MANDRAKE: All water under the bridge for Daily Mail editor-in-chief
PUBLISHED: 16:58 04 June 2020 | UPDATED: 16:58 04 June 2020
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Paul Dacre’s time at the newspaper group may be coming to an end, but record profits reported by his hydroelectricity firm in Scotland will keep a smile on his face, says TIM WALKER.
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The letter sent to journalists at the Daily Mail informing them of their lockdown working arrangements was signed by the proprietor Lord Rothermere and Geordie Greig, its editor, but not, intriguingly, Paul Dacre, the newspaper group’s editor-in-chief.
“Paul’s many friends and admirers on the paper are concerned that he might not be coming back when all this is over,” whispers my informant, possibly with tongue-in-cheek. “Geordie, for one, would be bereft and would miss being able to draw on the great man’s many years of experience.”
So far as the 72-year-old newspaperman is concerned, his period at the Mail – when he single-mindedly championed the cause of Brexit – may all seem like water under the bridge. Still, he has managed to find a way of making money even out of that: the hydroelectric outfit that he runs on his Scottish estate has just reported record profits.
The Canaird River Company Limited, where Dacre and his son Alexander serve as directors, has just revealed that it made £500,000 in 2019, £100,000 up on the £400,000 made in 2018. The latest accounts show ongoing accumulated profits of £1,435,304.
It’s a long way from Canaird’s first year of trading in 2014, when it posted a £963 loss, though it’s still to make the £5 million that Dacre was originally hoping the venture would be worth to him.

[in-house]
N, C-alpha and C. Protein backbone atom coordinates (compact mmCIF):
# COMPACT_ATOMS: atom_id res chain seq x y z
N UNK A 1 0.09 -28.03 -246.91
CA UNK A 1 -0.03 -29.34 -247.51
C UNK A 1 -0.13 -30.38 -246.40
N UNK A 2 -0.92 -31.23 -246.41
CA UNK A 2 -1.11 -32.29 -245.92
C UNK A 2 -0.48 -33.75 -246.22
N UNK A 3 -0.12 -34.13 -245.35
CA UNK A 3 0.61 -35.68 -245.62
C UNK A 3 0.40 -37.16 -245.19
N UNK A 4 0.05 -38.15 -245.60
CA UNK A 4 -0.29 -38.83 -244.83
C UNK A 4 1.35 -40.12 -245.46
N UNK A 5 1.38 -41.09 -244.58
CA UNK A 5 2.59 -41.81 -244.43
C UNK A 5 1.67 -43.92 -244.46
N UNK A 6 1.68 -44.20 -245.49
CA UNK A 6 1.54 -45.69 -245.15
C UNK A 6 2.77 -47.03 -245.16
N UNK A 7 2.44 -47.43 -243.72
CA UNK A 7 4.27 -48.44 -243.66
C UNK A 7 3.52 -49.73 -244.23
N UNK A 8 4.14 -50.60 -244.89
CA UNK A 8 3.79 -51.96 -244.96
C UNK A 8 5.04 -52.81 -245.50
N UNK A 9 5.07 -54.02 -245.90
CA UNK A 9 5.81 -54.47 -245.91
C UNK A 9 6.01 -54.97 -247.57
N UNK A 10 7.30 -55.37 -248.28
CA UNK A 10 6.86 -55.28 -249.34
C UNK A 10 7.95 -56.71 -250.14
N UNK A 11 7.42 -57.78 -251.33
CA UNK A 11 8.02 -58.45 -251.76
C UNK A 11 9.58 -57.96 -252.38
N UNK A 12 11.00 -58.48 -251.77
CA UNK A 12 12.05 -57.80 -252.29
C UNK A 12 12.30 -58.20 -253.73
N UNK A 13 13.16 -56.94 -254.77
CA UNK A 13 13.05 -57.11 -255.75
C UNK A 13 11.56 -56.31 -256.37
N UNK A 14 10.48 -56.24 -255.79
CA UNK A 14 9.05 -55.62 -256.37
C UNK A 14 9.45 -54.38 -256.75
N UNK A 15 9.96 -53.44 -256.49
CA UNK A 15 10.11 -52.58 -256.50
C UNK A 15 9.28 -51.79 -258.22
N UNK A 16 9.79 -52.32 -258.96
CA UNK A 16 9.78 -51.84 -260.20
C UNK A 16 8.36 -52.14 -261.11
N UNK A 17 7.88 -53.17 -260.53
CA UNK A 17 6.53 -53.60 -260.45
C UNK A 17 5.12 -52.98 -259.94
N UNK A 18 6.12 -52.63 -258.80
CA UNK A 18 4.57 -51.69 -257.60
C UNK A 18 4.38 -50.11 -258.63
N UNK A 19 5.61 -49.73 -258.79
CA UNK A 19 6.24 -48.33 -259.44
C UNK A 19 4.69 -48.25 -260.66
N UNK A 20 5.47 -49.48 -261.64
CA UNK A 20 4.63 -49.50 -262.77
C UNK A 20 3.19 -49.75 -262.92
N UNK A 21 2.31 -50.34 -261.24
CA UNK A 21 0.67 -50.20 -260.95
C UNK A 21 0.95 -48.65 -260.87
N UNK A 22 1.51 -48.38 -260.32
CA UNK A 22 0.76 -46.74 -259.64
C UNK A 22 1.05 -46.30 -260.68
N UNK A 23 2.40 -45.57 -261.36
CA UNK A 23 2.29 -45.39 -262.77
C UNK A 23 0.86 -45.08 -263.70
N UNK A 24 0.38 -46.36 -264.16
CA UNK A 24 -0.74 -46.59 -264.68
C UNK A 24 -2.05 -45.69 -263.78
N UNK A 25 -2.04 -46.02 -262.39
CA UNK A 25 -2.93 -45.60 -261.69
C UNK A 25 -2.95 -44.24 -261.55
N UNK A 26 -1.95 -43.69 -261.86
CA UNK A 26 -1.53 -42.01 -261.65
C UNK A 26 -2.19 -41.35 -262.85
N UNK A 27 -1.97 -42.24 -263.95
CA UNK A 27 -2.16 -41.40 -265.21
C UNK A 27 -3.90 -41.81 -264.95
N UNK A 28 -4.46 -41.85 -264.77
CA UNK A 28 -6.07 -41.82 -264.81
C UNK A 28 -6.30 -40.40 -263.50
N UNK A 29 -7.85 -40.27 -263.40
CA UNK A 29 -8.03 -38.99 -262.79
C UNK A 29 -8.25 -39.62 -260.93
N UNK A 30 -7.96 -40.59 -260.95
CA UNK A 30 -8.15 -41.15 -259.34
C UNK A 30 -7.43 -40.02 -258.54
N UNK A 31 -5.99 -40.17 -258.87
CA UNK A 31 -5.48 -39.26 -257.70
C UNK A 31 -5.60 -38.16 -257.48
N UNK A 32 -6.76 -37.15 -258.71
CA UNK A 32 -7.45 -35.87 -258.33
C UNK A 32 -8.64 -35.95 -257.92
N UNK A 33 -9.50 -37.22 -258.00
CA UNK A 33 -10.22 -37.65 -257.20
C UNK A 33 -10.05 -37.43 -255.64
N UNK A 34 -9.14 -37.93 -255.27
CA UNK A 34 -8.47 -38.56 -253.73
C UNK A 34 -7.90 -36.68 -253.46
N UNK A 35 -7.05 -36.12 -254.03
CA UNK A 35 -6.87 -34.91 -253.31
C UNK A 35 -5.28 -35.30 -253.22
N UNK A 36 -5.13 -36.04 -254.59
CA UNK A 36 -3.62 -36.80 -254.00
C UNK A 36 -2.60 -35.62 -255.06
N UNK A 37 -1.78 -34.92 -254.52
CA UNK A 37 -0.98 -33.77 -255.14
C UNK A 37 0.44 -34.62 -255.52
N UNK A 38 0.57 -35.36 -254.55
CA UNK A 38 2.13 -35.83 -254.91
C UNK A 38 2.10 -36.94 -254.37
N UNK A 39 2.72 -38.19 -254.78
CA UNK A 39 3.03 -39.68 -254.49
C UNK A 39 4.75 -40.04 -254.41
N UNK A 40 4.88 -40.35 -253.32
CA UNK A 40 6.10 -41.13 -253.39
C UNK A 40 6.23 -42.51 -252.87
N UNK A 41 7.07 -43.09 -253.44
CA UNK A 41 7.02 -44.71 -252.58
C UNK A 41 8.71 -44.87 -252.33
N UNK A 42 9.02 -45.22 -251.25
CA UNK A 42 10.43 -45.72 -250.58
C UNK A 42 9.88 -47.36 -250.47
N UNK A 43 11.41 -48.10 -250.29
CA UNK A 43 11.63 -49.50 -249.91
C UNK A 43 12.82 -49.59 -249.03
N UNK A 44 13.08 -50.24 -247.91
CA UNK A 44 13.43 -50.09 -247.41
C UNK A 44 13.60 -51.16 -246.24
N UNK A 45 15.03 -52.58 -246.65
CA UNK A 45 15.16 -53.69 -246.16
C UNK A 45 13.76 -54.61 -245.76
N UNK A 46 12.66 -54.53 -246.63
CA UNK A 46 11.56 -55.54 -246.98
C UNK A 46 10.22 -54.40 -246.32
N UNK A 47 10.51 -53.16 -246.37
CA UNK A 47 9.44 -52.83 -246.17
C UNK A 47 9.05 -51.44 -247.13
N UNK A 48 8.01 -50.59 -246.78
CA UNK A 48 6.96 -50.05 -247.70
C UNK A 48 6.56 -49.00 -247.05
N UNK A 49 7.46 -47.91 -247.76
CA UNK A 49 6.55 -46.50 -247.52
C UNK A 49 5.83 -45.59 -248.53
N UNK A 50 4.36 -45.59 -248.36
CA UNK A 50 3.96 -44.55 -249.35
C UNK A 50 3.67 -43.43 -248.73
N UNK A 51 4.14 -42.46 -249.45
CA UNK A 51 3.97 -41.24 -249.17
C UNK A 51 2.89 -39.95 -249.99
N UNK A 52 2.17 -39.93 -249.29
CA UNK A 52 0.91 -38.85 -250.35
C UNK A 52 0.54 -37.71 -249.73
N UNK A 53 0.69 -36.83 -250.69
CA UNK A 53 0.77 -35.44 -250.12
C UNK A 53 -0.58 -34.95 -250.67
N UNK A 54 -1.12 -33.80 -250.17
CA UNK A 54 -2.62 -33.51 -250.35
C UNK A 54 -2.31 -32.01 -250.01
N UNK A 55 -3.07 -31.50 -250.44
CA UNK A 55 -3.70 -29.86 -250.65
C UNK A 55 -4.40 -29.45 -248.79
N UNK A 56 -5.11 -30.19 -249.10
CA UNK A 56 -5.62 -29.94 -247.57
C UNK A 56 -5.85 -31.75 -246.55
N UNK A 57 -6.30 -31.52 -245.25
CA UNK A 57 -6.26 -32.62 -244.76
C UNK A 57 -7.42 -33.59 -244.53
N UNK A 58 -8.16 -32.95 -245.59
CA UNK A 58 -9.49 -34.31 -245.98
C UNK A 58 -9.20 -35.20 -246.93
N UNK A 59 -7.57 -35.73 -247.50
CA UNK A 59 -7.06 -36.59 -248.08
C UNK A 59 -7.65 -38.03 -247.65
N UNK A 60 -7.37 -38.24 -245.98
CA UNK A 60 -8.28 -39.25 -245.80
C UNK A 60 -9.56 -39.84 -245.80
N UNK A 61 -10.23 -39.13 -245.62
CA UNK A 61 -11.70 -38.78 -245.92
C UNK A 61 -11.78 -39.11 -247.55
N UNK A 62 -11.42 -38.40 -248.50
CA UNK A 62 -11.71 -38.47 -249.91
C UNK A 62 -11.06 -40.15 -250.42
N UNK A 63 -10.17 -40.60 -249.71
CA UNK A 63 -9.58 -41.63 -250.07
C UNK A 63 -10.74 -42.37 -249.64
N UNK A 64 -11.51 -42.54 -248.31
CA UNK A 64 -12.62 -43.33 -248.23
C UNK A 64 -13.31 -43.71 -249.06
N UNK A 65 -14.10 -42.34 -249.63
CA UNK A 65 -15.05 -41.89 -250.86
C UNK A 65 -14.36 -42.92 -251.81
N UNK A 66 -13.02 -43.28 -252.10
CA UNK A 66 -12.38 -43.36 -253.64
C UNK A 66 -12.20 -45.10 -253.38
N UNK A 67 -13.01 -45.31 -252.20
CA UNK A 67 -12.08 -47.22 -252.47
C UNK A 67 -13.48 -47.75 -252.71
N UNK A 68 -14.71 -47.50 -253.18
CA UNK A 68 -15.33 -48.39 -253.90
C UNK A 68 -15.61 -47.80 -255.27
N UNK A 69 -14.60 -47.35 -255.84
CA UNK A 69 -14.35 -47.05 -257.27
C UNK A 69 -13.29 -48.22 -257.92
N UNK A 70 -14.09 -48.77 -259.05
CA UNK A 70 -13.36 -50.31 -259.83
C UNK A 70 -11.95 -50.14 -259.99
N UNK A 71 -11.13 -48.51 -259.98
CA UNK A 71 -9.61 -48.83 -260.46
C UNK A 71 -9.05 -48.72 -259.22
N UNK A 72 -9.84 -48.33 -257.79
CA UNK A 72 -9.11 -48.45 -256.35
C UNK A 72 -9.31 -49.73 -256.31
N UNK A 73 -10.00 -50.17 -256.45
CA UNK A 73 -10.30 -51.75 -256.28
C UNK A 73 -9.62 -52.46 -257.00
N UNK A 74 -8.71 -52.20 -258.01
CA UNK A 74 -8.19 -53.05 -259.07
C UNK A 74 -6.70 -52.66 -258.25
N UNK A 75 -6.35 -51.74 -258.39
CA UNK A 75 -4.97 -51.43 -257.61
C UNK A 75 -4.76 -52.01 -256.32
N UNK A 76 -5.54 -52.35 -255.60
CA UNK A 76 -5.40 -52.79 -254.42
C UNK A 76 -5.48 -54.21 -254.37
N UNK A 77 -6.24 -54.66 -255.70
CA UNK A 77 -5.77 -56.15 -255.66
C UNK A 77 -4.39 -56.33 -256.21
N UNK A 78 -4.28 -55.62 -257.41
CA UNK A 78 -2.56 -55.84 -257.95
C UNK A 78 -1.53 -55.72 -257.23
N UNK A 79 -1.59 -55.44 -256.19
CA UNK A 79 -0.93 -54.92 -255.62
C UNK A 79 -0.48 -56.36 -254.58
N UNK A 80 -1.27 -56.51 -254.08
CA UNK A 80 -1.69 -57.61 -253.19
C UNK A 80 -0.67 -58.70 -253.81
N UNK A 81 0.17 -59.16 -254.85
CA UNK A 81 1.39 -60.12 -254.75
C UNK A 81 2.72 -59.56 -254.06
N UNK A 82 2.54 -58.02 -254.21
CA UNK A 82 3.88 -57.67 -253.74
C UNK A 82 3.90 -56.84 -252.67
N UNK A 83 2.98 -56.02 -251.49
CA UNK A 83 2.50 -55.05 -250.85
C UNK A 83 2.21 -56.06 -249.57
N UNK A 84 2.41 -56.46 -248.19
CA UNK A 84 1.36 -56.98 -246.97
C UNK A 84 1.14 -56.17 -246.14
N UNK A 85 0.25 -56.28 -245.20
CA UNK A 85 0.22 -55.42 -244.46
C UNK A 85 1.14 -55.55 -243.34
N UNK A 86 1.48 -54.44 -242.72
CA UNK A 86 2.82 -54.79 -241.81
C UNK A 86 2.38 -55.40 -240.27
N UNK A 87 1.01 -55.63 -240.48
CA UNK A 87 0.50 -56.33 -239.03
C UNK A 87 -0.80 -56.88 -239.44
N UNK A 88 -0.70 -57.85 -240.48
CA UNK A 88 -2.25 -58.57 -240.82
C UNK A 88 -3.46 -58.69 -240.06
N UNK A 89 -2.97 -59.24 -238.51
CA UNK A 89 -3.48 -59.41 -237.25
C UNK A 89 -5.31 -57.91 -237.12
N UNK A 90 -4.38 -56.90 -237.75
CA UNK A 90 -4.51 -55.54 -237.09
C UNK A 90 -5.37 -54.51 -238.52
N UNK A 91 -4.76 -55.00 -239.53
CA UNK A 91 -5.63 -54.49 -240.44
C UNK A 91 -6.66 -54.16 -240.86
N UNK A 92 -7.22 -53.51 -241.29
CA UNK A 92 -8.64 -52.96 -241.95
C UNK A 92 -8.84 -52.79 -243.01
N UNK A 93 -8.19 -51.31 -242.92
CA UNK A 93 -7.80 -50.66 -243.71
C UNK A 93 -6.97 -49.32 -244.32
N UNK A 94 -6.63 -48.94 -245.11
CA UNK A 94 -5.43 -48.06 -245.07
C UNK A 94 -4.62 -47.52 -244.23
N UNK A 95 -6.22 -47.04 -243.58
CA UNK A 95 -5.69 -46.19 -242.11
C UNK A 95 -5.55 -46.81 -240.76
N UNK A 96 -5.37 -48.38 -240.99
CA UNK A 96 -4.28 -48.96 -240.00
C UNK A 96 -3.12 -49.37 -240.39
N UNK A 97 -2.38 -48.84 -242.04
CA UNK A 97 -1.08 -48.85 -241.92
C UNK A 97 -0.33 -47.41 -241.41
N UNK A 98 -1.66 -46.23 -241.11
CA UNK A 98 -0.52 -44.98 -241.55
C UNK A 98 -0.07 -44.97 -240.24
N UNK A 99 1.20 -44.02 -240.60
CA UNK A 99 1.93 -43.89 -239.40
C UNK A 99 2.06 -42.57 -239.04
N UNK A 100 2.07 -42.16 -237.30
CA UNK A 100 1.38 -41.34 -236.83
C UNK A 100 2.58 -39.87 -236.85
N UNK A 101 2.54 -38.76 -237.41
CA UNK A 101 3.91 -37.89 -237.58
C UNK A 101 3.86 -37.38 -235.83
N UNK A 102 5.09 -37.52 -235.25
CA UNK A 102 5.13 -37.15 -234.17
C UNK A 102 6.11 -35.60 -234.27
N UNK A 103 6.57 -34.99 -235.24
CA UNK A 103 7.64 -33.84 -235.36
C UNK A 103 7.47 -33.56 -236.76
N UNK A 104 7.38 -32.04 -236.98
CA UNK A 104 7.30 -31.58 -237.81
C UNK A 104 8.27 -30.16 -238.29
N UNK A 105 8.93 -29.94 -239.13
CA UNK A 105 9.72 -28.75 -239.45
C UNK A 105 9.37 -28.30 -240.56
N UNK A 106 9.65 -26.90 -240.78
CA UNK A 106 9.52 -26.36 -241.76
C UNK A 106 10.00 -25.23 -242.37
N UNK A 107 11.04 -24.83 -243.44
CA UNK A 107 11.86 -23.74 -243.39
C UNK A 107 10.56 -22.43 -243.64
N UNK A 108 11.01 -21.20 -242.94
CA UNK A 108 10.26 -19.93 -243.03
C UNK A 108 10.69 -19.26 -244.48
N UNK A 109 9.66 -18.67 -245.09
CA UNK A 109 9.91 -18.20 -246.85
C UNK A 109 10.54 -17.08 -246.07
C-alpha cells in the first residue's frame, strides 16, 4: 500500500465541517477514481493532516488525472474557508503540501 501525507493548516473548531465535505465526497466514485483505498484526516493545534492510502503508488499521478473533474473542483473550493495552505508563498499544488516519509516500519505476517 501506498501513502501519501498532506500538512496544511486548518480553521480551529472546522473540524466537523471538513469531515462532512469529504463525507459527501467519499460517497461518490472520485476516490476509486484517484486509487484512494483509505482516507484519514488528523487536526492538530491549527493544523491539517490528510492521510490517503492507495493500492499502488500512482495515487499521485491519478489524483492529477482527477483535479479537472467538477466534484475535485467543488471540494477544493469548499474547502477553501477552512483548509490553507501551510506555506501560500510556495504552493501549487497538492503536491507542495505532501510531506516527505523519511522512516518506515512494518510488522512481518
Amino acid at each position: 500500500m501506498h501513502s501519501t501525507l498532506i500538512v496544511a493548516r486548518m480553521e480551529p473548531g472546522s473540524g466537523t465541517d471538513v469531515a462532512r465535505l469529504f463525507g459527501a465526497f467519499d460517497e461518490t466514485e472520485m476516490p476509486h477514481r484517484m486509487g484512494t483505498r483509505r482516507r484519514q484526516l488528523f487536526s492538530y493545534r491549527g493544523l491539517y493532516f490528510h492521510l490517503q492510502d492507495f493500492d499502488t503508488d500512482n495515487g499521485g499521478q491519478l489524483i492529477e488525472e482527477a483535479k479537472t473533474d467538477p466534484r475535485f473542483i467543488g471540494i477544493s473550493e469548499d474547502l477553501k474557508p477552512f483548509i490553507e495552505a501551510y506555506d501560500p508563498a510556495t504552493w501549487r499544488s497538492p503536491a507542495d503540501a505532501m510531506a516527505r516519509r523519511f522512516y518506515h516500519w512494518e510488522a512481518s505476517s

Canaird runs a 1.2-megawatt hydro scheme on Dacre’s £2.4m 17,000-acre Highlands estate near Ullapool, with his interest in it owned via the Langwell Estate Family Partnership by way of a 40% stake. No news on Langwell’s finances, though as it’s a private partnership with no requirement to make its accounts public.
Ironically enough, Dacre has been in receipt of tens of thousands of pounds from the EU under the common agricultural policy for his Scottish estate, in addition to his estate in Wadhurst, Sussex.
Michael Gove’s office insisted last week that it wasn’t him who’d “liked” hardcore pornography on his Twitter account – “many people have the password to it,” said an aide – but it was scarcely good for the wannabe prime minister’s image.
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Interestingly, during the coalition years, Gove, as education secretary, had disagreed with Nick Clegg that the “menacing” threat of internet pornography should be addressed in schools. He felt it was a matter that should be left to the discretion of teachers.
What with everything else that’s going on, his boss Boris Johnson is unlikely to be bothered by the story, and, as for the other key relationship in Gove’s life – with Rupert Murdoch – the newspaper tycoon is also likely to be relaxed. He put Rebekah Brooks in charge of his UK operation after her husband Charlie Brooks had admitted in the phone-hacking trial of 2014 that he’d attempted to hide a collection of pornographic DVDs in an underground car park lest they be found by the police.
Although Theresa May has said she understands the public anger against Dominic Cummings – she felt he had not “followed the spirit” of the lockdown rules – David Cameron has uttered not a word on the subject.
When I inquire if the silent man of British politics would just for once like to express a view on the subject, his factotum Laurence Mann – normally very helpful – does not respond. Cameron spoke a lot about morality in public life during his period in No.10 – he liked the idea of a “big society”, where everyone played their part – but now appears keen to keep as low a profile as possible.
He has been spending lockdown at his Cotswolds home, but, a keen swimmer, he was no doubt itching to get to his holiday home in Cornwall during the heatwave.
Spare a thought for Esther McVey. The Tory Brextremist was in receipt of £2,110 worth of free hospitality at Royal Ascot last year, courtesy of Alizeti Capital Ltd and Normandie Stud Ltd.
This month the five-day event is expected to go ahead behind closed doors so McVey and other MPs who like a flutter and a few quaffs of champagne will not be admitted. There will be no Royal procession, morning suits or millinery, and, for the first time in her 68-year reign, even the Queen will be giving it a miss.
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